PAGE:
With the arrival of winter here are the top 9 reasons to visit Oakville in the snow.  Photos are courtesy of the Caddy Halliday Archive. These photos were generously donated to the PCI Archive by Silver Threads Oakville.  None of these images were captioned, so if any of you Oakvillians can identify anyone or anything, especially those aerial shots of the town at the end that contain some long gone buildings, let us know.

1.  See the site of the cross-country skiing alien abduction site.

Alien abduction while cross country skiing near Oakville, Manitoba.

Alien abduction while cross country skiing near Oakville, Manitoba.

2.  See the latest in snow removal technology.

The latest in snow clearing technology on display near Oakville, Manitoba.

The latest in snow clearing technology on display near Oakville, Manitoba.

3.  Experience the latest in children’s winter play structures.

"Baby in Snowbank" in Oakville, Manitoba.

“Baby in Snowbank” in Oakville, Manitoba.

4.  You can help local snow removal crews dig themselves out of the ditch.

"Tractor in ditch" - Oakville, Manitoba.

“Tractor in ditch” – Oakville, Manitoba.

5. See the latest in green insulation technology.

A light snowfall in Oakville.

A light snowfall in Oakville.

6.  Take a tour of the local Puck Factory.

Making pucks for the Oakville rink.

Making pucks for the Oakville rink.

7.  See Manitoba’s largest long-legged snowman, Blighter.

Manitoba's largest snowman "?" , Oakville ,Manitoba

Manitoba’s largest snowman “?” , Oakville ,Manitoba

8.  Enjoy kilometres of walking paths.

9.  Every day is a winter wonderland in Oakville.

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7 Responses

  1. Dan

    I actually think most of the shots from #9 were probably taken from the old elevator that used to be there. The first one is looking west along 1st ave. The third, fifth and sixth ones are pointing north where you can see 2nd St. The last one points northwest all appearing to be from the se vantage point.

  2. Garth Christie

    I am familiar with a lot of these pictures. I was born in 1943 and these pictures are well before that, but they basically remained the same into the 50s

  3. Cal Moon

    I was born in 1942 and recognise many buildings.

    E.g. To the right of Blights shop ( East) is what became the Oakville Co-op locker plant .
    Next on another pic was Joe Boddy’s General store.
    Then Watson’s General Store.
    Behind (north). Watson’s was the house where Walter Brooker lived.
    Then the Legion.

    On another pic looking straight north over The Pool hall and barber shop is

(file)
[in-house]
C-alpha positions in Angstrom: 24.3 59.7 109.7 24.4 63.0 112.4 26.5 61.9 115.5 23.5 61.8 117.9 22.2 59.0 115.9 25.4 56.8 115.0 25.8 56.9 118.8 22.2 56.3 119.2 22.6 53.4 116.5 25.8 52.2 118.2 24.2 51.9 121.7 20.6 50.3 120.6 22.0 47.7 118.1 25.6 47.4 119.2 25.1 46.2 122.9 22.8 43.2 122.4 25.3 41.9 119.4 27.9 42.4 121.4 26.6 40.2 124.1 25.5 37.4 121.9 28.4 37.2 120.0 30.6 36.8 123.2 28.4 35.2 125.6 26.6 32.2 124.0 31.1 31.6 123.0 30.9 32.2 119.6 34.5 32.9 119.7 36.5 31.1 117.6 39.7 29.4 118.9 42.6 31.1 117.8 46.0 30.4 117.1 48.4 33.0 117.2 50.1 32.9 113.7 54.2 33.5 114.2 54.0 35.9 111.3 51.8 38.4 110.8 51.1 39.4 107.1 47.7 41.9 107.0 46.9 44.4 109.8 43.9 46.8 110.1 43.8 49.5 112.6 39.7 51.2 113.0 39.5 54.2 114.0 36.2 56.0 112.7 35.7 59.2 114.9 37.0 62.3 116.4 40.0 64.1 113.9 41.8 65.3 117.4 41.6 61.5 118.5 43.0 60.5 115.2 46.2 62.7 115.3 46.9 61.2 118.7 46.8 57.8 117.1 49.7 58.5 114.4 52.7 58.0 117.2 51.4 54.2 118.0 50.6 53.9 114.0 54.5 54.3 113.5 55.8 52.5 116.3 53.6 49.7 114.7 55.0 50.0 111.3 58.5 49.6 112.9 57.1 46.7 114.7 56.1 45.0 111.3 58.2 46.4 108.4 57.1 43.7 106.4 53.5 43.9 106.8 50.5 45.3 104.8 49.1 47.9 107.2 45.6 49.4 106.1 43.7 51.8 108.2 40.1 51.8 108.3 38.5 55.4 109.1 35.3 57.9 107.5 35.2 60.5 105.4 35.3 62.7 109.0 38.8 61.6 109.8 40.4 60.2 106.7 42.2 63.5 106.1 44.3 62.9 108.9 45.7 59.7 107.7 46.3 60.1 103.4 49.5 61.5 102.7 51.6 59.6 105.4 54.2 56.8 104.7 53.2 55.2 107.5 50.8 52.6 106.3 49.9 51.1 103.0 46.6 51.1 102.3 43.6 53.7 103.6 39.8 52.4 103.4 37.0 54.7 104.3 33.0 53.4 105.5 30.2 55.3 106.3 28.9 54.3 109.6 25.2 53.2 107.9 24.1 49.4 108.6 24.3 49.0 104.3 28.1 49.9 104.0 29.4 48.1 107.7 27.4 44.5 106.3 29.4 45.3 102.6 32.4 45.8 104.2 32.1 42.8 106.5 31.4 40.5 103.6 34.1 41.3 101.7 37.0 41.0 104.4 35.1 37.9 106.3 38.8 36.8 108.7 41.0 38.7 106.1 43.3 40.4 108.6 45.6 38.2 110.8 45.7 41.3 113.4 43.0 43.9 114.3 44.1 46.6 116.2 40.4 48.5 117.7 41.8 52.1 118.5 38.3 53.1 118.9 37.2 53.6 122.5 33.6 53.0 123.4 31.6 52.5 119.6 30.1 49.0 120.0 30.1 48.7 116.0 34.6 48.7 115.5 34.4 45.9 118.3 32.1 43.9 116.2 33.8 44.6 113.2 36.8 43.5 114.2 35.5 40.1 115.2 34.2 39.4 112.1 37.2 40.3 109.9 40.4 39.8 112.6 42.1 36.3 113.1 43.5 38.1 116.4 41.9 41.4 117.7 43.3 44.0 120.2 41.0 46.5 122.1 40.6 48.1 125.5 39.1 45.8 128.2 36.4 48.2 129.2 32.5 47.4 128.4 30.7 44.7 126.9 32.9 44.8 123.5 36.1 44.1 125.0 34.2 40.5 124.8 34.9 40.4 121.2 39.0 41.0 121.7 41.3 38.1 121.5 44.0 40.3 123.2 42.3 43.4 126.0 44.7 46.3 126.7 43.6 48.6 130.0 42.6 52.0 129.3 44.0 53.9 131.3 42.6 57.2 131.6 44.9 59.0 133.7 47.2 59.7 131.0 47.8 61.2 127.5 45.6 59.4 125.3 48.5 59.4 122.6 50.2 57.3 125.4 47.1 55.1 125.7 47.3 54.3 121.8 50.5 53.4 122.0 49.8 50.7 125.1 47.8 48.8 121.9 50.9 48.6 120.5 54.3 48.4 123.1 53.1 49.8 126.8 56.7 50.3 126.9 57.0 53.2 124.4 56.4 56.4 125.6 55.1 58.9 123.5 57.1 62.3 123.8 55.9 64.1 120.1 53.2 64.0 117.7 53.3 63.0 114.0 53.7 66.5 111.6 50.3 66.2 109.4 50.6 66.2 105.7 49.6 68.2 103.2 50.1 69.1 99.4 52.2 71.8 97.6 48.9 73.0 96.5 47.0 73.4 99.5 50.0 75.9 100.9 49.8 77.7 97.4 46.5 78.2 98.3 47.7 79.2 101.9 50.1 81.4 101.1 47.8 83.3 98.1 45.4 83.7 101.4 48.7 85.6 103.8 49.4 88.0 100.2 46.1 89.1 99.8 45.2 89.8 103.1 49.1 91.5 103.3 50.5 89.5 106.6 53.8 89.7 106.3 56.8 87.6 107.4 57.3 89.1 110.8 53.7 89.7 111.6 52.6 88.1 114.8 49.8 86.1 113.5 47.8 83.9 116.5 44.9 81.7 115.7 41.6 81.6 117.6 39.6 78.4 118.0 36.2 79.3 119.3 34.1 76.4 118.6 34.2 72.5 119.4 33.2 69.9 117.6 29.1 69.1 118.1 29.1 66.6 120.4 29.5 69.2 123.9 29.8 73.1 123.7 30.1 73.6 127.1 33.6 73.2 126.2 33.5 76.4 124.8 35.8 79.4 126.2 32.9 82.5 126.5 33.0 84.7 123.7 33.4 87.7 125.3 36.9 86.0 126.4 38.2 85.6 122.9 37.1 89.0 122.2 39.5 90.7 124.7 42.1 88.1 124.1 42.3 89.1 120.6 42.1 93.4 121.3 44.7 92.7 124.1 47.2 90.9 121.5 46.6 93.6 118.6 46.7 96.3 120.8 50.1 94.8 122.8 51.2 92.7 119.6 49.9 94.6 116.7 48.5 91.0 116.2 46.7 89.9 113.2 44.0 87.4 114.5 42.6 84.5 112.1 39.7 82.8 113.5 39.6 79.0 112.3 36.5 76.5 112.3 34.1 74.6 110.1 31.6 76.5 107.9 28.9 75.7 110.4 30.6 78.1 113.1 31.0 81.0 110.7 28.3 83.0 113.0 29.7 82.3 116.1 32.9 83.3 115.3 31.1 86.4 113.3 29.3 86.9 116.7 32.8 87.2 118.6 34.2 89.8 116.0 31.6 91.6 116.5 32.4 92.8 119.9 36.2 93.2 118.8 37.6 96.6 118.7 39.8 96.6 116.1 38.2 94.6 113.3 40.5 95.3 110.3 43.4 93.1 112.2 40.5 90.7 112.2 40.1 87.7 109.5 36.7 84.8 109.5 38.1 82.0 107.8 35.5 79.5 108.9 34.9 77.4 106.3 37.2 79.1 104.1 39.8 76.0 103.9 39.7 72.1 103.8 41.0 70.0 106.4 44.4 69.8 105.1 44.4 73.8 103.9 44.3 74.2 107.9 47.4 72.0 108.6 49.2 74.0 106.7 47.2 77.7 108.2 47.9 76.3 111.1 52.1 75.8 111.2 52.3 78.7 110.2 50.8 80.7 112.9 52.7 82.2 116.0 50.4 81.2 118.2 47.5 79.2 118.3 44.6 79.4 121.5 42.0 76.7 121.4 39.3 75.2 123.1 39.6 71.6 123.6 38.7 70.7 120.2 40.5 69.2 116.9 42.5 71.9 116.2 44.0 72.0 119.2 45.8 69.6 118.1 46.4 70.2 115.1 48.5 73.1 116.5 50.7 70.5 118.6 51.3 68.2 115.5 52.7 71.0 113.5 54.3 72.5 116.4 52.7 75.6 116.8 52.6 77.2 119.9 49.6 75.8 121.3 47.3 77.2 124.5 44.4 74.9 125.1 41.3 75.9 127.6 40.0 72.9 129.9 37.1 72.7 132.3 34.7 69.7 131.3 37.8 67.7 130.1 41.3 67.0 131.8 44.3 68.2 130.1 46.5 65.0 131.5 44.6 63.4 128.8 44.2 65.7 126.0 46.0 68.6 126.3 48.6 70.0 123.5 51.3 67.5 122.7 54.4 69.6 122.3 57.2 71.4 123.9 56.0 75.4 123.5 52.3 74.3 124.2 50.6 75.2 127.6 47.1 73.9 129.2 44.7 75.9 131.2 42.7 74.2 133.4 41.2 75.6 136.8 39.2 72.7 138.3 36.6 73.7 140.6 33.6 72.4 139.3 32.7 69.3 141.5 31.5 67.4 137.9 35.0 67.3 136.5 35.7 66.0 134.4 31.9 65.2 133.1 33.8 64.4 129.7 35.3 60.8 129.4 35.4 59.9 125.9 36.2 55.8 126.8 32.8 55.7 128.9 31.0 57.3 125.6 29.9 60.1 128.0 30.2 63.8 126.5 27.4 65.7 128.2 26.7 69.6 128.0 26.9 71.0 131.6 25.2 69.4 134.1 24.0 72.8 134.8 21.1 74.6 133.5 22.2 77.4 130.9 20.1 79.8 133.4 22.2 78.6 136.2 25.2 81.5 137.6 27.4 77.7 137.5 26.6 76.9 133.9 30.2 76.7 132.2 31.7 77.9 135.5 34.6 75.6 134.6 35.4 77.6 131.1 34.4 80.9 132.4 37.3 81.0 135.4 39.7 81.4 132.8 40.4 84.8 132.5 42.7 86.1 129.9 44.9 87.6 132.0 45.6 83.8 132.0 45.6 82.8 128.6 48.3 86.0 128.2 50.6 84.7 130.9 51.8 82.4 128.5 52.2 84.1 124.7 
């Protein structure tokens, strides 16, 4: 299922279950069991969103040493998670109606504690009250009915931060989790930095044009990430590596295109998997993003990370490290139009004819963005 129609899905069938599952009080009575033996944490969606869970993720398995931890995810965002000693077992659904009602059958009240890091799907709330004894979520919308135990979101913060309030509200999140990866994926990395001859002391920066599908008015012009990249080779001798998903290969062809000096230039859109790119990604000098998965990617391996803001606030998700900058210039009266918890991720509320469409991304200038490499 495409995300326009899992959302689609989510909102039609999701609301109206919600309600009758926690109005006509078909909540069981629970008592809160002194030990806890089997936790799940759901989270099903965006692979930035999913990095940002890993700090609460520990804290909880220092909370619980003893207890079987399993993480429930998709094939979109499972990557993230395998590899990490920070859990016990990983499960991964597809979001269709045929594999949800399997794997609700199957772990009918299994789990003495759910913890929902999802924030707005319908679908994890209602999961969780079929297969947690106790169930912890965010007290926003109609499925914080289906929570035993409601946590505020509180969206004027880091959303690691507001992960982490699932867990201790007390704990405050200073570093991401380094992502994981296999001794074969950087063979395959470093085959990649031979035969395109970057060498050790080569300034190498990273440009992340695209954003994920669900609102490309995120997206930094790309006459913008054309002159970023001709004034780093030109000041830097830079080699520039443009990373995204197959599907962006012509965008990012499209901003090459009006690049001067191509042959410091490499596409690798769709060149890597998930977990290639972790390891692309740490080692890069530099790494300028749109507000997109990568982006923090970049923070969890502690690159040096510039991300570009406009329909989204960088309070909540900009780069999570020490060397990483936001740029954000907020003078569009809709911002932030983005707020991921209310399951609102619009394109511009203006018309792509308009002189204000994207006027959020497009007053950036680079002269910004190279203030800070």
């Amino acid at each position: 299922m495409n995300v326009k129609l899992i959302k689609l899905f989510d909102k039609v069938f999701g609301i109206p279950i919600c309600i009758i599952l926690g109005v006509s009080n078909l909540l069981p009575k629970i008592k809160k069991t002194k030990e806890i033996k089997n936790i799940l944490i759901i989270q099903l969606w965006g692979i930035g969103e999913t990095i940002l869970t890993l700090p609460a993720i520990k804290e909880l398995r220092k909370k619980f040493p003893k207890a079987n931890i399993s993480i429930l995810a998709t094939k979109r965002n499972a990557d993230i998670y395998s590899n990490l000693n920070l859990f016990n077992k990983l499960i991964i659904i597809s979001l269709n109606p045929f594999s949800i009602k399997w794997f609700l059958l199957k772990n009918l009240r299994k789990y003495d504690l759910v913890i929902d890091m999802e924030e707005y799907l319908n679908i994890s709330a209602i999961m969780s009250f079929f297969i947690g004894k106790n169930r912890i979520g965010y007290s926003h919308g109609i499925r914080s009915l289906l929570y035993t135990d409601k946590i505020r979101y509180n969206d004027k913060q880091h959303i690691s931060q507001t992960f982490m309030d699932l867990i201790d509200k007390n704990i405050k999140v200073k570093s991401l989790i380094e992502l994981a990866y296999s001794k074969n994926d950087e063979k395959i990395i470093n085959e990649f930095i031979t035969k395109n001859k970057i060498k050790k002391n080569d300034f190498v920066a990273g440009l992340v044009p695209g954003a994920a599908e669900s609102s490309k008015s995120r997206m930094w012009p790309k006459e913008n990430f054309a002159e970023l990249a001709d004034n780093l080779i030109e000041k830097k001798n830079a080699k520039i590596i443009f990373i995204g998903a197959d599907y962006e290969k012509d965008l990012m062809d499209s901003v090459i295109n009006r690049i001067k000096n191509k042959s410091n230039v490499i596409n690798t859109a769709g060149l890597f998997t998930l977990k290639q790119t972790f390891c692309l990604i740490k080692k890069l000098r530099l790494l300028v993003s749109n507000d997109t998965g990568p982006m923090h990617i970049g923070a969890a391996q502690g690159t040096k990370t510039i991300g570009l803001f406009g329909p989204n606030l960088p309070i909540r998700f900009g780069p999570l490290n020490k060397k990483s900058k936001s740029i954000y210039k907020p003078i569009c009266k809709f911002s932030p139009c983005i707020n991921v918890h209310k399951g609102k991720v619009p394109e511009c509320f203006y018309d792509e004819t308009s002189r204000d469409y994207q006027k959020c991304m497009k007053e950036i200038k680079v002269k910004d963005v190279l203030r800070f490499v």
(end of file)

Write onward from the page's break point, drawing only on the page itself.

The blacksmith shop run by Scotty Campbell who lived upstairs.
    Can also see the United Church and the Oakville School beyond.
    Chee from New Zealand

  4. Gail Hay (Holliday)

    Picture #6 is of Ivan Holliday, my dad, who made a ‘V’ shaped snow plough from wooden planks with angle iron on the bottom. He pulled this with his team of horses as shown, cleaning his driveway. We lived 3 miles north of Oakville.

  5. Lindsay Munro

    I grew up two miles south of Oakville and made many visits to the town and several of the people who lived there . The bare board building with windows above two large doors was the Blacksmith shop owned by Campbels , Stewarty Campbel was the smithy. When I was a small boy my Mother climed up the stairs on the north side to visit Mrs. Scotty Campbel . A great Scottish Lady . She made tea for Mum and said ” watch the cup because when Stewarty trip hammer starts your cup will jump off the table.

  6. Lindsay Munro

    East of Blights Gaeage in picture ( 9) there is the Locker Plant, Joe Boddy’s Red and White store across the corner is Dan Watson’s Store. Next the Egg Grading station then Vern Lander’s Butcher Shop. John Lauder used to cut ice for Vern’s cold storage of meats. My little story is about Dad ( Jim Munro ) and I at age 5 going to Lander’s Butcher shop for a small 4 pound roast of beef. Dad greated Vern and ask for his roast. Now at Vern’s back was a row of cooler doors. I being 5 years could barley see over the counter. Vern turned and opened the first small door. I was surprised to see a hand holding the roast. Vern took the meat from the hand and never said a word ,wrapped it in butchers paper and said there you are Jim that will be $1.50 or what the price may have been . Dad paid Vern and we left . To this day I can see that picture in my minds eye ” 67 years ago”


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